Fatigue: A Growing Health Issue

Tiredness is a pretty normal part of life. At the end of a long day of work, being with the family, driving around your city, working out at the gym, and taking care of your daily “to-do’s”, it’s normal to be ready for a good night’s sleep. It’s fairly easy to fall asleep at the end of a day like this.

But fatigue goes beyond just the tiredness that comes with a busy life. Fatigue is a bone-deep weariness, one that refuses to fade even after a good night’s sleep or a midday nap. Sadly, it’s becoming a lot more common a complaint these days. And it’s not limited to just seniors or those with health issues. Even adults in the prime of their lives are struggling with fatigue.

Fatigue is a condition that is referred to as being exhausted, tired, and weak. It can be caused by a multitude of factors, both physical and mental. This makes it challenging to accurately diagnose. With fatigue there is no specific gender, age group, racial or ethnic group. All are at risk. But, studies are showing that the group of individuals that are experiencing the most of 40 to 50 years olds. It also shows that 4 out of 5 are women.

Symptoms of Fatigue

Some of the more common symptoms of fatigue include:

  • Exhaustion that doesn’t go away after sleep
  • Lack of energy and strength, even when you should be fresh and alert
  • Concentration, focus, and memory problems
  • Lack of motivation to carry out your activities of daily life
  • You wake up feeling tired, not refreshed like you should
  • Lack of desire to work out or exercise

Sound familiar? If you are suffering from more than one of these symptoms, you may be dealing with fatigue.

But what’s behind the problem? What causes us to feel fatigue? Not surprisingly, there are MANY causes of fatigue.

Some of the short-term causes of fatigue include:

  • Stress  — Stress causes an increase in the production of adrenaline and cortisol, the “fight or flight” hormones. Chronic stress keeps the levels of those hormones elevated, keeping our bodies in a perpetual state of “emergency”.
  • Medications — Prescriptions and OTC meds can cause fatigue, making you feel weak and tired.
  • Sleep disorders — Insomnia, sleep apnea, and other sleeping disorders can prevent you from getting a good night’s sleep, making you feel more tired when you wake up in the morning.
  • Caffeine — Drinking too much coffee or drinking it too late at night can interfere with your ability to sleep. Do this for too long, and your sleep patterns will be thrown off, leading to fatigue.
  • Eating disorders — Overeating can be just as bad for you as starving yourself. Inadequate nutrition can lead to sleeping problems and fatigue.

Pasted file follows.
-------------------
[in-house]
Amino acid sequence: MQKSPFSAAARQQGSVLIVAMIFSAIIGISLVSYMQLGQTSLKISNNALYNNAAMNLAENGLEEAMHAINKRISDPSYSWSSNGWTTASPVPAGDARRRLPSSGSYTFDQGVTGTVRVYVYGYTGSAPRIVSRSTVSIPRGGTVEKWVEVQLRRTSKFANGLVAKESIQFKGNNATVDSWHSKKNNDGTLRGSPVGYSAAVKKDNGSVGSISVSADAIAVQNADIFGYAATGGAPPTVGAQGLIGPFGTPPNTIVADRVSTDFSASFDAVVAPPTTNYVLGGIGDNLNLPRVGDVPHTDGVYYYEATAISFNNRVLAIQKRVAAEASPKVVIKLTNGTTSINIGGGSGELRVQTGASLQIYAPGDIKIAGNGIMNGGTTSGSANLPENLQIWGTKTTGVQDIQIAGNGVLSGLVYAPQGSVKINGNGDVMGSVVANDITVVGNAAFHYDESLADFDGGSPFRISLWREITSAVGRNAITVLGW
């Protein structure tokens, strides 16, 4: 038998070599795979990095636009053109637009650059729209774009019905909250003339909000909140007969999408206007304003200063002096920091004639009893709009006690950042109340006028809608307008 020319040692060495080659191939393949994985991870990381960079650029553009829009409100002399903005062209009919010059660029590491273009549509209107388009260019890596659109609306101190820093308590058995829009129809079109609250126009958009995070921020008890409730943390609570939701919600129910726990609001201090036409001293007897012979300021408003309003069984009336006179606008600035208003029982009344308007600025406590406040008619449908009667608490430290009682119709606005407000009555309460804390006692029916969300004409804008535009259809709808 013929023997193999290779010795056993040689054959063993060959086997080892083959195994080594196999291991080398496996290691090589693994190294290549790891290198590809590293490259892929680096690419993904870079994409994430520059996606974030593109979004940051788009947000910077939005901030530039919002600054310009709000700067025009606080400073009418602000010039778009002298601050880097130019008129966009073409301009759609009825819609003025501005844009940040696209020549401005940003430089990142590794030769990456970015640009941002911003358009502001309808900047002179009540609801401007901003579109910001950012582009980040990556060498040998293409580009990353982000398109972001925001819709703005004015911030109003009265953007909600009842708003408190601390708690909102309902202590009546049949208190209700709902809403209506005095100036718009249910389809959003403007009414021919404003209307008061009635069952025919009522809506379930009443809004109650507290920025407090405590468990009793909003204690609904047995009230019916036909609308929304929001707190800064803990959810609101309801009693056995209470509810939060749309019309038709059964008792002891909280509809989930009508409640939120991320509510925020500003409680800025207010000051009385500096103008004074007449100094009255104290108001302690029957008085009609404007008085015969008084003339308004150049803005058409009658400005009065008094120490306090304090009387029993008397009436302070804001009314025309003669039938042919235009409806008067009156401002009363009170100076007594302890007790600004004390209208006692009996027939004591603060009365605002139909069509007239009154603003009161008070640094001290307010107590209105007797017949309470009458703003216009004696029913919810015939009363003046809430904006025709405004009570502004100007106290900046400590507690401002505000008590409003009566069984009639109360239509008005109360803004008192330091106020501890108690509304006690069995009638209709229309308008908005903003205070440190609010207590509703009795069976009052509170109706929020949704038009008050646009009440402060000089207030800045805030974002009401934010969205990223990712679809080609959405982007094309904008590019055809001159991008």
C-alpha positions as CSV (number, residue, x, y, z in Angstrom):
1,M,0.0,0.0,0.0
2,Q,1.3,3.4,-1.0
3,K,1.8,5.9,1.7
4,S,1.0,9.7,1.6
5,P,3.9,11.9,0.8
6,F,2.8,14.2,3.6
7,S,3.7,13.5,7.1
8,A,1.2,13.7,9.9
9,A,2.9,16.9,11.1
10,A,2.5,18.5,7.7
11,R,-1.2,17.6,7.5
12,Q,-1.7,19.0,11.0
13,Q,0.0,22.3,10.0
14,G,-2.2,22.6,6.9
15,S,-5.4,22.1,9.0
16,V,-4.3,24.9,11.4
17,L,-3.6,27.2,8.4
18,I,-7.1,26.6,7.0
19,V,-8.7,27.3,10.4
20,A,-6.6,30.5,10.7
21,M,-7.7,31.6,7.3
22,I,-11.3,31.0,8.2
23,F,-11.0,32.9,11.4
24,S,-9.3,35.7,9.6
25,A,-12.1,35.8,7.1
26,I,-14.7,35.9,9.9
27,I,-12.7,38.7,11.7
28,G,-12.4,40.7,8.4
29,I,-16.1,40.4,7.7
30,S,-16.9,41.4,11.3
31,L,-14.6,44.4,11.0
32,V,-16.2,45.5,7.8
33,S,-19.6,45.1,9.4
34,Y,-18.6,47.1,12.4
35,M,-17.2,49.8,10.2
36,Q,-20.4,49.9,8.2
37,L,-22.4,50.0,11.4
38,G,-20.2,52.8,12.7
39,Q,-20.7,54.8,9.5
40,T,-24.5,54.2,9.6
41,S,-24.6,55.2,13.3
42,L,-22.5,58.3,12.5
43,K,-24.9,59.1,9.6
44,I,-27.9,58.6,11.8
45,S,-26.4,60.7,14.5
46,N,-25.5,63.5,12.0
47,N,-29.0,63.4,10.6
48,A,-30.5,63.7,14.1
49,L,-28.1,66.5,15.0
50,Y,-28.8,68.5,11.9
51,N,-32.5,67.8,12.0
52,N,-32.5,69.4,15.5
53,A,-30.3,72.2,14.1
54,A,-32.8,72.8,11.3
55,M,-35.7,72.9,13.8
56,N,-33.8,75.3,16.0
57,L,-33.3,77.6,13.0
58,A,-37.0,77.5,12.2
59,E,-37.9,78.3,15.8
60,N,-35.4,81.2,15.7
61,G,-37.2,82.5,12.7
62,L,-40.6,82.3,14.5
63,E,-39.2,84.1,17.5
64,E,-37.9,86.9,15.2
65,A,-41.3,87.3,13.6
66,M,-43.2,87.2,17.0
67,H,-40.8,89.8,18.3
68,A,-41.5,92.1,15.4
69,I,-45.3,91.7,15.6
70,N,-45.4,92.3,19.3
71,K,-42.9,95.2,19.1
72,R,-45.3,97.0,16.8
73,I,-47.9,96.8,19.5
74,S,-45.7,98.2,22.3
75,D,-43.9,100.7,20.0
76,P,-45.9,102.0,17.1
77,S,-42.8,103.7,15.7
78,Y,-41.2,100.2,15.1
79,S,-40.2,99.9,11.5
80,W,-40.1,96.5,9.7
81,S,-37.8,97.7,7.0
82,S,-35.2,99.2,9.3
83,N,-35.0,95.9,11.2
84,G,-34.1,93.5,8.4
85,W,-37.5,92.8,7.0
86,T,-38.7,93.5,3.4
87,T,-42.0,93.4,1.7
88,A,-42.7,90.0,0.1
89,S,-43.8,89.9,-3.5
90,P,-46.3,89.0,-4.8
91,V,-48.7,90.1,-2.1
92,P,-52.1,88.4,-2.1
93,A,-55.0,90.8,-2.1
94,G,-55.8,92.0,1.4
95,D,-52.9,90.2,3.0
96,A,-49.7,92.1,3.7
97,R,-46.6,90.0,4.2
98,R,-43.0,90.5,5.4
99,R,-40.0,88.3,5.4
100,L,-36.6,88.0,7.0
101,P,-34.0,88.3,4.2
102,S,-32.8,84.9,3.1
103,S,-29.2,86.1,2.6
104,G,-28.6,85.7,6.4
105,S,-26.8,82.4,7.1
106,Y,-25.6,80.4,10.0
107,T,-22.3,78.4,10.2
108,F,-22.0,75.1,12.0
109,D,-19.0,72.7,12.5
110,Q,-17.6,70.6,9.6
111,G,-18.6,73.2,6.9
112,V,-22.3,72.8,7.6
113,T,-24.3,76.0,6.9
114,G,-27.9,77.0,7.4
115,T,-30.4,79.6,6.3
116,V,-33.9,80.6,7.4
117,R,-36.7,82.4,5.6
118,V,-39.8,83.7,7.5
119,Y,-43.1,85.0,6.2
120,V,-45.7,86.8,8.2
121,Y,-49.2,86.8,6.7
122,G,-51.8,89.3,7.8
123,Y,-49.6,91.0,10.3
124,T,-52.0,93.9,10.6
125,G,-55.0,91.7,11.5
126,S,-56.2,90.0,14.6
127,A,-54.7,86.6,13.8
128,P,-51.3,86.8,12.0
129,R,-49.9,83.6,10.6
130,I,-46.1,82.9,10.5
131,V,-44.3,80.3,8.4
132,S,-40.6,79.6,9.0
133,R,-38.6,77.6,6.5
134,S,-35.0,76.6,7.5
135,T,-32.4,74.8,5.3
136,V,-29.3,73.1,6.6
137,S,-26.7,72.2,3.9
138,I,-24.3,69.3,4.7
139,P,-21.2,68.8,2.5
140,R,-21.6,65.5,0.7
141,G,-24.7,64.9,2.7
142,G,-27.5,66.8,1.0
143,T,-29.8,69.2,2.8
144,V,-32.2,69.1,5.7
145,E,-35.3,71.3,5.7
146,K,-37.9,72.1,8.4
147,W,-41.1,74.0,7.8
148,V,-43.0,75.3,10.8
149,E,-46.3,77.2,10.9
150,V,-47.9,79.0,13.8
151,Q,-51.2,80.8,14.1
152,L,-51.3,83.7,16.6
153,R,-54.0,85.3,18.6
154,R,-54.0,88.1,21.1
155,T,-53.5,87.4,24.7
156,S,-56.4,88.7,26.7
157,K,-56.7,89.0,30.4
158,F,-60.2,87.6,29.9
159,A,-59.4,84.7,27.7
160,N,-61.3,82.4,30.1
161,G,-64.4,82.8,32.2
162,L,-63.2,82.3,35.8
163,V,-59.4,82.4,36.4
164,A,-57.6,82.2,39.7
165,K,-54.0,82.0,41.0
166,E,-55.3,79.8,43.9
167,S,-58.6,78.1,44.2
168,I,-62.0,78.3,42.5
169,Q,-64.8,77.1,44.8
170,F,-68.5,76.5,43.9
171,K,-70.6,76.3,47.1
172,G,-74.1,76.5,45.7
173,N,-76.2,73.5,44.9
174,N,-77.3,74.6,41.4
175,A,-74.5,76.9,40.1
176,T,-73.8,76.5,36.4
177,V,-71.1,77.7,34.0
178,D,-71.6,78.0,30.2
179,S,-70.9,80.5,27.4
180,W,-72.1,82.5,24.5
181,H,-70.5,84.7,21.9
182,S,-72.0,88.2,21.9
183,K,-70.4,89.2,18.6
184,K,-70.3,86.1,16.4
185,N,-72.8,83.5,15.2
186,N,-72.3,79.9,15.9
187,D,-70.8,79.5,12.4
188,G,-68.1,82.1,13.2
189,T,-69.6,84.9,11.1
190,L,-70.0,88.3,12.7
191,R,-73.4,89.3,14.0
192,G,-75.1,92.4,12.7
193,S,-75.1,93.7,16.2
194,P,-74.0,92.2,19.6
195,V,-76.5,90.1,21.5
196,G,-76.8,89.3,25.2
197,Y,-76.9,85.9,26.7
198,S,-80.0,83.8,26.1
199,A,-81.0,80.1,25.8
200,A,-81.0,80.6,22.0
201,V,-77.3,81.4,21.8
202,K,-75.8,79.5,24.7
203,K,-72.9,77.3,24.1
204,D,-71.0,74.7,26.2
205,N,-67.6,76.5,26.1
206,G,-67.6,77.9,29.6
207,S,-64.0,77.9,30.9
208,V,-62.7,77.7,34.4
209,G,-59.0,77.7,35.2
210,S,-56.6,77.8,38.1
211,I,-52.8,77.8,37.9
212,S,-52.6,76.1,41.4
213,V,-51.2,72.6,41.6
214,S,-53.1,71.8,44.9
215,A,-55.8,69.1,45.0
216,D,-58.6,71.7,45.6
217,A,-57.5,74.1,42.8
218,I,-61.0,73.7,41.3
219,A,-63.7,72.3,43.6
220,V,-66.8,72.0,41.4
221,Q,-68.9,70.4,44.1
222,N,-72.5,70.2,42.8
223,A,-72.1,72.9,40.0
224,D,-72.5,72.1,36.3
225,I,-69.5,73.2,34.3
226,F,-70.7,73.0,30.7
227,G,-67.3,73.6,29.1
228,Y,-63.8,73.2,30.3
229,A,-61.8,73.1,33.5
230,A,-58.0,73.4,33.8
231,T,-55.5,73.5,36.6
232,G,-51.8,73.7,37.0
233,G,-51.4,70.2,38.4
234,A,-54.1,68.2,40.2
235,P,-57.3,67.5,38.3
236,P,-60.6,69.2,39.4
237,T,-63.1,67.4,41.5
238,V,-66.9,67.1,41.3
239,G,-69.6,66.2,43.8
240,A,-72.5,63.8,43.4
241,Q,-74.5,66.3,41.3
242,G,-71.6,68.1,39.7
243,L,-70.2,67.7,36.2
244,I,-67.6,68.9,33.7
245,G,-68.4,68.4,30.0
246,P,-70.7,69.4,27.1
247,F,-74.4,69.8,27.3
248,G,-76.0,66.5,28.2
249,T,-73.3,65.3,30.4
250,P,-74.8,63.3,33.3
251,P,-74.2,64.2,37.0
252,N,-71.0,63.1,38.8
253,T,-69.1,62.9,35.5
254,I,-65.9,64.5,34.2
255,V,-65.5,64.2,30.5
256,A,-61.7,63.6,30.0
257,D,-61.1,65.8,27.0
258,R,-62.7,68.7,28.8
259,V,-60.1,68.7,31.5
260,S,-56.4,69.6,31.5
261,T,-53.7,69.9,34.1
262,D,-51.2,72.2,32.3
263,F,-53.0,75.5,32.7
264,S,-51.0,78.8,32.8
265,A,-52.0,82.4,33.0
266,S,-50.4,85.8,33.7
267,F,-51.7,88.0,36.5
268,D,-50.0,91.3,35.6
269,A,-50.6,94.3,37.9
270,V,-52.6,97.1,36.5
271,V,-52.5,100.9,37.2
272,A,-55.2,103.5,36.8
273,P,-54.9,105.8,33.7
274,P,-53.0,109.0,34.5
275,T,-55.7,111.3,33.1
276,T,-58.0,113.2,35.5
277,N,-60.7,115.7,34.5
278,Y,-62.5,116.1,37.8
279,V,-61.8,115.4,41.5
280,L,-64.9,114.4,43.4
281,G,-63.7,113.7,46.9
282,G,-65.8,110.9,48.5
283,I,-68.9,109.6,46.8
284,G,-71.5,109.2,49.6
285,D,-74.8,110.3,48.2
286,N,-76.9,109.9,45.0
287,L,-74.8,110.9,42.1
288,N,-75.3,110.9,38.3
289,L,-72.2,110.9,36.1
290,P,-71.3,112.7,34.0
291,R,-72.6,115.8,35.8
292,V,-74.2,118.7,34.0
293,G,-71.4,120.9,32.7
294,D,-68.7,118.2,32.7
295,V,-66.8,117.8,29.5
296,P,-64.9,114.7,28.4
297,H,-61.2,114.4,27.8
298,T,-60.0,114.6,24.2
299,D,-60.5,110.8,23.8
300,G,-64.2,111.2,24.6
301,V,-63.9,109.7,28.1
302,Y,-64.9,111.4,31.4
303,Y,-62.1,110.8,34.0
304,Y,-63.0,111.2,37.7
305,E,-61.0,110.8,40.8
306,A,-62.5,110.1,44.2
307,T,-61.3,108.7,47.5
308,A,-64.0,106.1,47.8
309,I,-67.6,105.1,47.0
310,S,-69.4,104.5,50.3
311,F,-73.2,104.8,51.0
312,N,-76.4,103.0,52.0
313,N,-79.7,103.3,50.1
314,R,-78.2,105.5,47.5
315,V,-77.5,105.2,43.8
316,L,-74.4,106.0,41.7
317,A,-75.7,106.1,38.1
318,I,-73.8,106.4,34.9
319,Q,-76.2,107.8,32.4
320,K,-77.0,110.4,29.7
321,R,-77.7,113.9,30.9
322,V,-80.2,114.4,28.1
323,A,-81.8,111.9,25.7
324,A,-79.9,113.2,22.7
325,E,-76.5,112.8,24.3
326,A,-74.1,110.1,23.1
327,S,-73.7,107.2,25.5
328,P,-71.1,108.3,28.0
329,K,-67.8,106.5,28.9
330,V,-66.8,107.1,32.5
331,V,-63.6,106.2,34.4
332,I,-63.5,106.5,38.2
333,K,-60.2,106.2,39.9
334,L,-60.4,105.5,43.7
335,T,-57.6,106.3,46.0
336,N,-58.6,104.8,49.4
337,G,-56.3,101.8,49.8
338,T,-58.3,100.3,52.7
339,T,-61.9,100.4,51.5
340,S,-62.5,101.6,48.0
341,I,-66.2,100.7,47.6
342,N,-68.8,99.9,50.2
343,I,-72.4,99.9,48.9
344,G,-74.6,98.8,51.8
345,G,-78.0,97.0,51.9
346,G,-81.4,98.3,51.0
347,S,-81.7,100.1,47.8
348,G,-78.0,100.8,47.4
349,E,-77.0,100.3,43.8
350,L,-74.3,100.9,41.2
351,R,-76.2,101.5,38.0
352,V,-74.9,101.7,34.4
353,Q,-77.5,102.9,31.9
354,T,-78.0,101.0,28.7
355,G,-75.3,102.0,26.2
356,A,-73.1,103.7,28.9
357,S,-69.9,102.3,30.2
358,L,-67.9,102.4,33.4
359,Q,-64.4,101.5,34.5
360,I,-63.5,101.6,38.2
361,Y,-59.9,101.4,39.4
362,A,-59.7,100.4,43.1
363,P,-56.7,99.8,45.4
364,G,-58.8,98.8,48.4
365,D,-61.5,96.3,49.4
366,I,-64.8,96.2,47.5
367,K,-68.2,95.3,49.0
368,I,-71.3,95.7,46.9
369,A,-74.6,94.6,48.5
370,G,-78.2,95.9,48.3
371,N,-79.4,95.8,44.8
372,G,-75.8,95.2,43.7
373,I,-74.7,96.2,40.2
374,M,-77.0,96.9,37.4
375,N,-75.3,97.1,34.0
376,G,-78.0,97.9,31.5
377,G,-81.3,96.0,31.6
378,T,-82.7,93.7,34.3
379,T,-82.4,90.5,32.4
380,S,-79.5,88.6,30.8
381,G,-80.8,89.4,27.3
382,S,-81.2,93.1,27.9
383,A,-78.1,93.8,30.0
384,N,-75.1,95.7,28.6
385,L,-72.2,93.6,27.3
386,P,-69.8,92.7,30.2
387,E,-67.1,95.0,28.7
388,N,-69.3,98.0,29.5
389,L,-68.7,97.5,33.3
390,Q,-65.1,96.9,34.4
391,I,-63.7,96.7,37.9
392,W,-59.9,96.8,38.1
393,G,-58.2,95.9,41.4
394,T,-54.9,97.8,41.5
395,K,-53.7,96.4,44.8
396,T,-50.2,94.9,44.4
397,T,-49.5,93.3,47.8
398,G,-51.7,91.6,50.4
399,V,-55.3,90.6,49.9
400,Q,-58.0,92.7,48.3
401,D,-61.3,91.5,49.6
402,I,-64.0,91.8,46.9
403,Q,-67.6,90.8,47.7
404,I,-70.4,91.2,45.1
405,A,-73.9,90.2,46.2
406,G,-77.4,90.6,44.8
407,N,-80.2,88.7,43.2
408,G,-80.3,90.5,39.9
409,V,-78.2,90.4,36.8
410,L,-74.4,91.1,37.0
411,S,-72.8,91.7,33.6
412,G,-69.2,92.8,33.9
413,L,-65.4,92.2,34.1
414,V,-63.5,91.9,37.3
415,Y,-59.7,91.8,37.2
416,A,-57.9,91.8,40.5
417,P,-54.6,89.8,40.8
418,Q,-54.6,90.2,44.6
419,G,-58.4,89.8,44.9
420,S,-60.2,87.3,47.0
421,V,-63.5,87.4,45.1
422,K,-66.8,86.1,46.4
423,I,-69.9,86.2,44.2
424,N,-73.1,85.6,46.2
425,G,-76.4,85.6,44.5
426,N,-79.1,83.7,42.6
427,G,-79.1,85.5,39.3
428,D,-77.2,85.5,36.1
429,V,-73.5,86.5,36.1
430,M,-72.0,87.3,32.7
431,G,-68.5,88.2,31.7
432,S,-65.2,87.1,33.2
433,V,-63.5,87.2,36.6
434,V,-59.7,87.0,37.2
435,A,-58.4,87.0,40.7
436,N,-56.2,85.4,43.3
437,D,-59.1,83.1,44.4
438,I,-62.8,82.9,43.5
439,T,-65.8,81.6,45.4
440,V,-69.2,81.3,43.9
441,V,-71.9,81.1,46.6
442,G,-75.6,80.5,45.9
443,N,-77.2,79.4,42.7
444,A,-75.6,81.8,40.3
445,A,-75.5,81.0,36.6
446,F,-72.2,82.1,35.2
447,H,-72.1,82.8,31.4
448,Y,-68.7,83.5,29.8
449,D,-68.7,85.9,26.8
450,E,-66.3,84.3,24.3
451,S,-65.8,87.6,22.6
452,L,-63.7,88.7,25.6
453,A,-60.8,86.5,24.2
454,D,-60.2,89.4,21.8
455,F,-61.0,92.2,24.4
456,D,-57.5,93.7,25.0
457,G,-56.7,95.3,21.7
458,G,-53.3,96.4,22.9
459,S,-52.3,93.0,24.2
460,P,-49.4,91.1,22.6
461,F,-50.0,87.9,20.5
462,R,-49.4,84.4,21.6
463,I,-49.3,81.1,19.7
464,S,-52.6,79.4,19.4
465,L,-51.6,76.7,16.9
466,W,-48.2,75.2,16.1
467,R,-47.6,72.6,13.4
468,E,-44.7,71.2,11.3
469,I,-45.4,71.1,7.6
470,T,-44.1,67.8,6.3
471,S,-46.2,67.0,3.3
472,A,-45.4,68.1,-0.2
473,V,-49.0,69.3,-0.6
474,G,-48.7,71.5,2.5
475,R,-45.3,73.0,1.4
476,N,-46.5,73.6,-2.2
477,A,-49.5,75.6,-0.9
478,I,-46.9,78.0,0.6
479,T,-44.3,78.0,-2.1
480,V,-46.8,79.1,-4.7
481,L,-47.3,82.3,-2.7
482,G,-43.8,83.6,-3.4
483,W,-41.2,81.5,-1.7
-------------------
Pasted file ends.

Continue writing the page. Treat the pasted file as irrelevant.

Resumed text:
Fatigue is no joke, even in the short-term.

However, if you’ve experienced chronic fatigue (for more than 3-6 months), there are a few more serious causes behind the problem:

  • Anemia — Iron deficiencies prevent your body from producing the red blood cells needed to transport oxygen, nutrients, and energy.
  • Heart disease — If your heart is always working double-time to cope with high blood pressure, narrowed arteries, or other heart conditions, it will use a lot more energy.
  • Fibromyalgia — This severe aching of your joints and muscles is a chronic condition that is extremely exhausting and potentially debilitating.
  • Cancer — The chemo and radiation treatments can be exhausting, and may leave you weak and fatigued.
  • Autoimmune disorders — With autoimmune disorders, your body is basically attacking itself, so it’s always on “high alert”. The unrelenting immune activity in your body saps your energy and leaves you tired.
  • Depression — One of the primary side effects of depression is fatigue, but it’s often accompanied by insomnia and oversleeping problems.

The treatment of fatigue will greatly depend on how severe the problem is. Treatment could be as simple as a lifestyle change through supplements, exercise or your diet.

If the condition is long term it may take medications, along with lifestyle changes. Both short and long term fatigue may take going through a number of tests to determine the best treatment for your case.

Talking with your Doctor, sharing your how you are feeling and what your syptoms are is important. Your Doctor will evaluate what the best treatment plan is for your individual situation.



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